Following a welcome from Peter Murray (NLA) and event organiser Tom Venables, on behalf of RTPI London, the first presentation began from David West, of Studio Egret West. David’s composure this evening was particularly impressive as one of his major projects was being determined by Hillingdon’s planning committee that same evening. David is an urban designer and planner. He argued that design is analogous to drawing, whilst planning’s analogue is prose. Not everyone is able to draw, but planners need to be able to write a good drawing. David’s take on the evening’s title was thus “Good Planning = Good Prose”. Following this outline, ten case studies were used to illustrate the role that planners can play in delivering quality places; these include political nous, partnership working and an ability to be general practitioners while working with specialist experts.
The second speaker was Colin Wilson, a strategic planner and urban designer based at the Greater London Authority. Colin started by reminding the audience that a lot of town planning in London happened long before 1947; much of this was very detailed and well thought out. On example is Maida Vale, which was developed in the 19th and early 20th centuries according to a masterplan by George Gooch. The building styles and materials changed over time, from Classical stucco in the 1840s, to Gothic brickwork by the 1870s, but the original plan was sufficiently adaptable to deliver an exceptionally successful, attractive and high value urban place. A 21st century example was given in the form of Vauxhall Nine Elms Battersea (VNEB), where cross borough cooperation is key. Planners have been able to bring individual landowners together and create a higher quality of place as a result – the liner park being a good example of this. Process is as important as end product.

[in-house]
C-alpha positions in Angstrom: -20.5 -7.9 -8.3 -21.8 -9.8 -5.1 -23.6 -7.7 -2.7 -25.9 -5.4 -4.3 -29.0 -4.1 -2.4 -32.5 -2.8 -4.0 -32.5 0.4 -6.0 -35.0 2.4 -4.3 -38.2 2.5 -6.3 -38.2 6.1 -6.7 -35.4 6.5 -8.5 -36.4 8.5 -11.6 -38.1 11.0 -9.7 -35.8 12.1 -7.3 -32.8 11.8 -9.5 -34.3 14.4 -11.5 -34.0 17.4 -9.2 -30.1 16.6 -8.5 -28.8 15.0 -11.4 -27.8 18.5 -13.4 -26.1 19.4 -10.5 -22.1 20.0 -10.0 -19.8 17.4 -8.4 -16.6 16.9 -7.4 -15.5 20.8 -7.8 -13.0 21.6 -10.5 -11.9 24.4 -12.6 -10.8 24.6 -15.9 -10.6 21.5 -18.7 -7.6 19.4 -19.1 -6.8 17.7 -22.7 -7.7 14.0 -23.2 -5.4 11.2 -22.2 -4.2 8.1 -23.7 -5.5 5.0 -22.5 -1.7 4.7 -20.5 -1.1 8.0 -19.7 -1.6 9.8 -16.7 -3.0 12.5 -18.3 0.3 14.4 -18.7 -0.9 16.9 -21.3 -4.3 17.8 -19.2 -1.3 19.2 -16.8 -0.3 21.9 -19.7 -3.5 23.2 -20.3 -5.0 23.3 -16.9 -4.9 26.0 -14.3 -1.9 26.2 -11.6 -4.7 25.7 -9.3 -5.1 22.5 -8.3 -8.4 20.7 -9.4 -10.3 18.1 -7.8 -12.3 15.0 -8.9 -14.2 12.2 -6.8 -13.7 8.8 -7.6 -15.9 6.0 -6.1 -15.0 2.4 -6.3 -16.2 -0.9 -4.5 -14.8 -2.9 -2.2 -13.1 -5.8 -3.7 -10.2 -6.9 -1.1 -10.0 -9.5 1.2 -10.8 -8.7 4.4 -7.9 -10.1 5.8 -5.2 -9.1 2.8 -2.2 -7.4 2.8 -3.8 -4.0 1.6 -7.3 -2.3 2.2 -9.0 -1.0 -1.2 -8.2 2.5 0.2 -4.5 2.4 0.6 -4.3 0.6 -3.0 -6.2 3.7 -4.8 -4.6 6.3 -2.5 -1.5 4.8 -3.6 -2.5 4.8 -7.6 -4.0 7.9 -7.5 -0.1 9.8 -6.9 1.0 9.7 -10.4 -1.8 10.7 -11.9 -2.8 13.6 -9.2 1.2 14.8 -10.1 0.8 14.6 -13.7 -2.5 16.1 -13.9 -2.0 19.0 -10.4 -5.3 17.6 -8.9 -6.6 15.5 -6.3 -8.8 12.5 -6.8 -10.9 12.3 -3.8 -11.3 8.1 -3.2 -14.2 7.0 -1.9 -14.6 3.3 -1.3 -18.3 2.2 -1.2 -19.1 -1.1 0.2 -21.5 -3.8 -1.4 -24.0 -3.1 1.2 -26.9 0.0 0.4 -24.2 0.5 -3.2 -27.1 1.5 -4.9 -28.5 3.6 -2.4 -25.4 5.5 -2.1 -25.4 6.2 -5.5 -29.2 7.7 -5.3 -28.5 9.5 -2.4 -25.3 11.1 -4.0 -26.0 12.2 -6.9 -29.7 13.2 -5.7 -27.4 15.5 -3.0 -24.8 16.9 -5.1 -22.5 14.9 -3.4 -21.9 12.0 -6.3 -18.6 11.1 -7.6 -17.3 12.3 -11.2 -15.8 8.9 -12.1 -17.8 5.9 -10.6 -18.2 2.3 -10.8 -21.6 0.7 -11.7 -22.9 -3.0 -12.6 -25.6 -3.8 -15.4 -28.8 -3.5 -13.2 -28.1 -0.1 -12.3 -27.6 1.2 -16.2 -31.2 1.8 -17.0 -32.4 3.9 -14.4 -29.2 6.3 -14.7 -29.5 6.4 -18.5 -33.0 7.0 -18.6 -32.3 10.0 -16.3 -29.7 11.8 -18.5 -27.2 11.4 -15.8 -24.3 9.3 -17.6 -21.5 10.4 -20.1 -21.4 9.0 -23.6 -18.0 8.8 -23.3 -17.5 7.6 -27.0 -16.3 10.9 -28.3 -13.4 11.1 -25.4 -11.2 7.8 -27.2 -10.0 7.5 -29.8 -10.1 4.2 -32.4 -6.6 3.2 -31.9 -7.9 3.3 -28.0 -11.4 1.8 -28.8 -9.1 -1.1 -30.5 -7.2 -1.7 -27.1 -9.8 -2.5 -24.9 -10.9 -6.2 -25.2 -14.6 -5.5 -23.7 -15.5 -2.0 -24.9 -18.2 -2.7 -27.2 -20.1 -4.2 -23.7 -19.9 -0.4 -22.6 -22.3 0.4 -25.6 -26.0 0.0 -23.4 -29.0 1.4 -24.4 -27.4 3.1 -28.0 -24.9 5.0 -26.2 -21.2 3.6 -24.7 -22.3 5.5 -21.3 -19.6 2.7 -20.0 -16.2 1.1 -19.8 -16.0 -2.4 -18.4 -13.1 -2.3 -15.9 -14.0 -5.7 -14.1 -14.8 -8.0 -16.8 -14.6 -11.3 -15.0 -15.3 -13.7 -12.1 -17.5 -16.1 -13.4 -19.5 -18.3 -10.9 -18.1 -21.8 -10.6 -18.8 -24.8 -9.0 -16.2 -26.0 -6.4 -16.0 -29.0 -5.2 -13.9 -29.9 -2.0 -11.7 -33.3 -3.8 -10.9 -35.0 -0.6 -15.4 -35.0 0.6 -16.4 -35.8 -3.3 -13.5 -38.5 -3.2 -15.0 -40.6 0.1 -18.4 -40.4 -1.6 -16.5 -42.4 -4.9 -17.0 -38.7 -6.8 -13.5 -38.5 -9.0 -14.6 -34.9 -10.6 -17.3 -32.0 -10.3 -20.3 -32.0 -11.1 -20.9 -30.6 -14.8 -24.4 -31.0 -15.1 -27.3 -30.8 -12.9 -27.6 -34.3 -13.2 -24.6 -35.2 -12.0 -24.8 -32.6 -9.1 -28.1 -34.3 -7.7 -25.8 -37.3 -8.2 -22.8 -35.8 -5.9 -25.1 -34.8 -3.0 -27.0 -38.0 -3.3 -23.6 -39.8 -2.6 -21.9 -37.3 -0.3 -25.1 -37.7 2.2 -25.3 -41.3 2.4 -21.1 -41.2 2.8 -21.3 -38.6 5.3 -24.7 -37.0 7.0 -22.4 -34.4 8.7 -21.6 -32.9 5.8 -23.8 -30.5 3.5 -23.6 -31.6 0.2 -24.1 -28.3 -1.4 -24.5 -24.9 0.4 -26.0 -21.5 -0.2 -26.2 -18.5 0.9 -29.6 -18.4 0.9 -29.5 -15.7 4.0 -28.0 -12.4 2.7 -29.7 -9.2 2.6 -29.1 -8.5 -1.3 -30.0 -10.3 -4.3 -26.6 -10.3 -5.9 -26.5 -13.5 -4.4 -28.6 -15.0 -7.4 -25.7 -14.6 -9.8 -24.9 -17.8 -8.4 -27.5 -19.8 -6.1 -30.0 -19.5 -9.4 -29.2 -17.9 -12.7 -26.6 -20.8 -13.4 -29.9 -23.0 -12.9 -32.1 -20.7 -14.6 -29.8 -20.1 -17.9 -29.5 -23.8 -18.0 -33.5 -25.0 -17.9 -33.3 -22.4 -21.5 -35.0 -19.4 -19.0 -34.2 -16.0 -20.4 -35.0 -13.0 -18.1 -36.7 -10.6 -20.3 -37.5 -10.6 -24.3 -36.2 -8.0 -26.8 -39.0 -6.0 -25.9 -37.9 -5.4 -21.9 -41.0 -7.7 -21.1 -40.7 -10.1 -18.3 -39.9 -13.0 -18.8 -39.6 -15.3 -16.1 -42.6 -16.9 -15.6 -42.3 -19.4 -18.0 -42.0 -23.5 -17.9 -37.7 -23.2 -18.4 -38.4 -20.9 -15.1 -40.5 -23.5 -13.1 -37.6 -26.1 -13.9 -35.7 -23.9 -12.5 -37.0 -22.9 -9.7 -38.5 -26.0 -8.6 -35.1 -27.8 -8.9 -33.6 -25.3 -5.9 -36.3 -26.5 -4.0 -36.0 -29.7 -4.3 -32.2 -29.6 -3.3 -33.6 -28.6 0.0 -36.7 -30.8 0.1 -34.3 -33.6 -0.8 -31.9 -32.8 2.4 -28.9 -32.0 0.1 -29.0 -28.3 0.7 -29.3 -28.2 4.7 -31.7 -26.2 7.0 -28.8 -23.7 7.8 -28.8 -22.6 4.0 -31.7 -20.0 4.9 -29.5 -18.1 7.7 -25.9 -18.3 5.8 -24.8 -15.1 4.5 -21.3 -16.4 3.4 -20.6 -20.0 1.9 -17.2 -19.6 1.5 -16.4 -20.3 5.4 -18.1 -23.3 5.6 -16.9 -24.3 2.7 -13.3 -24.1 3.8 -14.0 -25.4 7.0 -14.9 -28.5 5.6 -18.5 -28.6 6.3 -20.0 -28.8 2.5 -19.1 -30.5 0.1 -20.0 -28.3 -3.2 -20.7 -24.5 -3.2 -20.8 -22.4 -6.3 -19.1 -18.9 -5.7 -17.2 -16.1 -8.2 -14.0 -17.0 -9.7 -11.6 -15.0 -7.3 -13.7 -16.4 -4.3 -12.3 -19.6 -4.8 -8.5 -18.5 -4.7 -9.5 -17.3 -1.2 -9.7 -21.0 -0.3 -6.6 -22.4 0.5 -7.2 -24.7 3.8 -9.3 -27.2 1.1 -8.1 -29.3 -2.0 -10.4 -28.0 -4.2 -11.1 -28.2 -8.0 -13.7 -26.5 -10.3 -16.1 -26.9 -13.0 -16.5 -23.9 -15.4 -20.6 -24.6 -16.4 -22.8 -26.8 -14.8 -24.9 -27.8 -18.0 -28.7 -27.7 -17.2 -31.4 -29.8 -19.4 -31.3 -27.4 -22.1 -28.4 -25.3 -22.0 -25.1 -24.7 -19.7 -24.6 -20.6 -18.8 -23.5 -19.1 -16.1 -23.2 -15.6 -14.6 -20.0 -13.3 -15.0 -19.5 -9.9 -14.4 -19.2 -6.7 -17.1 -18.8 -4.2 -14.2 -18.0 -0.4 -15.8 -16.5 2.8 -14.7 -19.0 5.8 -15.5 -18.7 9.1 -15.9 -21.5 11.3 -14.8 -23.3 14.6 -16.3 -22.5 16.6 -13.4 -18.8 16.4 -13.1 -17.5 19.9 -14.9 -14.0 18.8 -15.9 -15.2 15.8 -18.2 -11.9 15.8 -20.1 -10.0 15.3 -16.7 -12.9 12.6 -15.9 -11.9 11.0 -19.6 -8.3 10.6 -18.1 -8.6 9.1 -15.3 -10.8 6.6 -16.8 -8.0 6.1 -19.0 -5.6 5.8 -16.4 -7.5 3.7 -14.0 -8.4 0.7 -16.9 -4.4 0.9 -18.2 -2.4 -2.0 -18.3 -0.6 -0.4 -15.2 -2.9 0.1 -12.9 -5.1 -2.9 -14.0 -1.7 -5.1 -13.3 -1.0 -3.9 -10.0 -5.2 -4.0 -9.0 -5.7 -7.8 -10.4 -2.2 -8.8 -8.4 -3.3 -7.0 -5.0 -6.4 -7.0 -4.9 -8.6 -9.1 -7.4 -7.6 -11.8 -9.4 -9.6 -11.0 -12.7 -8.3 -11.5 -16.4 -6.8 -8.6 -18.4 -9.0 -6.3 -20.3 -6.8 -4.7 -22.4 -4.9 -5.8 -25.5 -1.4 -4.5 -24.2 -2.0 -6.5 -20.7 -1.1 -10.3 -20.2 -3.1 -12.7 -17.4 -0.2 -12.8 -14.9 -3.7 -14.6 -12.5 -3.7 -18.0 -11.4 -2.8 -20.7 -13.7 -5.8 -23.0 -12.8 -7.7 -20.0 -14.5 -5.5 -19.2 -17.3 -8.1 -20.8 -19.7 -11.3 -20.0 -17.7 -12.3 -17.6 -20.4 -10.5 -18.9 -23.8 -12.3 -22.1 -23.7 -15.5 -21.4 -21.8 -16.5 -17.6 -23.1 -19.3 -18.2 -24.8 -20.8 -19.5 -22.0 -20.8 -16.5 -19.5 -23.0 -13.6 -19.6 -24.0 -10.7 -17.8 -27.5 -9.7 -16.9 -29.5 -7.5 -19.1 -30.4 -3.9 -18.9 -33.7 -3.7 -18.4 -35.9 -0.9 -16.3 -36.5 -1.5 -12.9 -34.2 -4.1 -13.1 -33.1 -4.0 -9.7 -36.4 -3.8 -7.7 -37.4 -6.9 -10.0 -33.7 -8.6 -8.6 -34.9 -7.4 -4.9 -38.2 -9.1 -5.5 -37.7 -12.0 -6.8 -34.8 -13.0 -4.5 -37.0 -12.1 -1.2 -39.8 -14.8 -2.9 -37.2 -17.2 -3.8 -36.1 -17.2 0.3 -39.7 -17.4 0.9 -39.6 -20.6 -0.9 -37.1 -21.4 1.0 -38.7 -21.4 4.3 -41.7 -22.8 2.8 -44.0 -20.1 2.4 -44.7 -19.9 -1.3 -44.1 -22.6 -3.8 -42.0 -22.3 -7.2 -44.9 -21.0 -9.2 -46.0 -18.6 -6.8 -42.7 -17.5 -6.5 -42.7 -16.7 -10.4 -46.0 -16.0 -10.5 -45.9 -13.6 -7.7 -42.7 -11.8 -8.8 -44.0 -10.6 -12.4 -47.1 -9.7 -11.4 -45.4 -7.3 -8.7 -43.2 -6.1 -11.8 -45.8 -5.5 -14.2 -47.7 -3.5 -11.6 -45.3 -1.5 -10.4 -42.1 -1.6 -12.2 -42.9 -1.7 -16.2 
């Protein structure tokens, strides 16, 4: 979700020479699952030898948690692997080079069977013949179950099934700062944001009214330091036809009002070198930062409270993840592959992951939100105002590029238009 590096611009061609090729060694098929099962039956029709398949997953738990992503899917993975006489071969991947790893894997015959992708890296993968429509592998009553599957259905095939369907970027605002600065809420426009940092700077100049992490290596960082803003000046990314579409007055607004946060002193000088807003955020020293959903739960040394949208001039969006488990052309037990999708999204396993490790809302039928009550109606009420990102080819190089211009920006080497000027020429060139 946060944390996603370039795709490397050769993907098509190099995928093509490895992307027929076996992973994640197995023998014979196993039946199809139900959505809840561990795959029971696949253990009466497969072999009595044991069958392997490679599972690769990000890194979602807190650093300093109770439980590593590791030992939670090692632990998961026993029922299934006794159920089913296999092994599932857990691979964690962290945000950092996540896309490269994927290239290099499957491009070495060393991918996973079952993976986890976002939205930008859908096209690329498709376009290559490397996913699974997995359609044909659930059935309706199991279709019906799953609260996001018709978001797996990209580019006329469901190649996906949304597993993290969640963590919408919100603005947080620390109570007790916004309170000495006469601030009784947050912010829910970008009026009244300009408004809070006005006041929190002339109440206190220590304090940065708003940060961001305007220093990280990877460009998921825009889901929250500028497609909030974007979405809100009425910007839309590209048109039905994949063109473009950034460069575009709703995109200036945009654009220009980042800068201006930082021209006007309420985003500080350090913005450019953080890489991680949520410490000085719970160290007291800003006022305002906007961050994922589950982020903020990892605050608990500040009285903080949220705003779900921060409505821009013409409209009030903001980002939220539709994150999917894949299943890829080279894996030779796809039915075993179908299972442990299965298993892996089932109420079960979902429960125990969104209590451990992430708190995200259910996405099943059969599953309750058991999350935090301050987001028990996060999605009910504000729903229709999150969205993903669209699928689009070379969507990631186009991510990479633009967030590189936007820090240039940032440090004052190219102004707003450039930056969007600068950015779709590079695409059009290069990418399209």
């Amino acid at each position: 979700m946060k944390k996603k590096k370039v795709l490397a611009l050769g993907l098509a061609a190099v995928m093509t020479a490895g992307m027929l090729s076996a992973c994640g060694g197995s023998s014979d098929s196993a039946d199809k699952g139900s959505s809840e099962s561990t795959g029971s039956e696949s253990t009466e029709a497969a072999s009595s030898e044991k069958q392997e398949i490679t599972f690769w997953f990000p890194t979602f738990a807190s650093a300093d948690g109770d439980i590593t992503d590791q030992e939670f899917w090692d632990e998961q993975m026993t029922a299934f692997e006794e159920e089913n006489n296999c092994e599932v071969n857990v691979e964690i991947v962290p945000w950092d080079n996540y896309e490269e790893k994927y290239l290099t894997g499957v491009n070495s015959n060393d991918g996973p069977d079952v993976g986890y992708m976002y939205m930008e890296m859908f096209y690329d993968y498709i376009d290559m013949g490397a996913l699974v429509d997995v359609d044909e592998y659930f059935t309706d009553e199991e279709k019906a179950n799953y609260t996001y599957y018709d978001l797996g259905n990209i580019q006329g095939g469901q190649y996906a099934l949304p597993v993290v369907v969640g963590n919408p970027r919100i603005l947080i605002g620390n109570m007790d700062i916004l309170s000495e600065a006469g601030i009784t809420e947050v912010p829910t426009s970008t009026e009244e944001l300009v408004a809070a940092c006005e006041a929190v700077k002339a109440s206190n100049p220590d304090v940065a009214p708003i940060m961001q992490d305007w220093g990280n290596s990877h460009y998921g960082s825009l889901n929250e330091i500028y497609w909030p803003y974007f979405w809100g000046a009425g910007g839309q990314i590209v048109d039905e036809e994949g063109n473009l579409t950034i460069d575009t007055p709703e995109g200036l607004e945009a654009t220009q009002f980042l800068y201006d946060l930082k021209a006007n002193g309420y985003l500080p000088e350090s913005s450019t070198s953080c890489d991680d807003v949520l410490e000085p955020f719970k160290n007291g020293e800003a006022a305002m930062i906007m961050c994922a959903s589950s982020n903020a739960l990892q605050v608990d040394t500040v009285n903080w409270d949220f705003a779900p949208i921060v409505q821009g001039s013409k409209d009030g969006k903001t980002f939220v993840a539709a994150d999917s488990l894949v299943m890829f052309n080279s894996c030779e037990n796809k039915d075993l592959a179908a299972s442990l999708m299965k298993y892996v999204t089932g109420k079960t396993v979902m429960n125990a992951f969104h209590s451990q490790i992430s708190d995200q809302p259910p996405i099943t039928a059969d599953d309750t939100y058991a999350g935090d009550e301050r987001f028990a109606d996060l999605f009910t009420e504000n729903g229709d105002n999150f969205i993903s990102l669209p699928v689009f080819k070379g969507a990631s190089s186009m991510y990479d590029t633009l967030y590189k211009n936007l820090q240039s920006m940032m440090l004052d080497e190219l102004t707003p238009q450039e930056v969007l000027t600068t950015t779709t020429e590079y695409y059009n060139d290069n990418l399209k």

The third speaker was Kathy MacEwen, who is Head of Planning and Enabling at CABE. Kathy extolled the inherent interest of the general practice nature of planning – the variety that the job entails can provide huge insight into places, for example the many conservation areas in LB Camden. Kathy noted how CABE’s role has evolved; its original external focus was professional –to-professional. Now it is professional-to-public. The relationship between good design and public receptiveness must not be underestimated; over 73% of people would support more house building if only they were well delivered and in keeping with the local area. Nick Boles reportedly shares this opinion. Accordingly, planning documents must tell the story, set an agenda and be very clear, with high quality maps and illustrations. Other learning points for neighbourhood planning include the need for good, inspiring example of design that people will want to talk about. Professionals must be able to listen effectively to engage meaningfully in the placemaking process.. Like David, Kathy also highlighted the need for partnership working.
The final speaker was to have been RTPI President Colin Haylock, however the preceding three presentations had overrun to such an extent that it was almost time to wind up. With the time limit in mind, Colin nobly volunteered to omit his presentation, in order to allow time for a panel discussion. Colin began by citing his experience at the 2012 Young Planners Conference in October, where a only a tiny minority of planners appeared to consider themselves to be designers. Colin maintained that this was an incorrect perception; all planners are designers. As David West had articulated earlier, a good planner is able to write a good building with prose.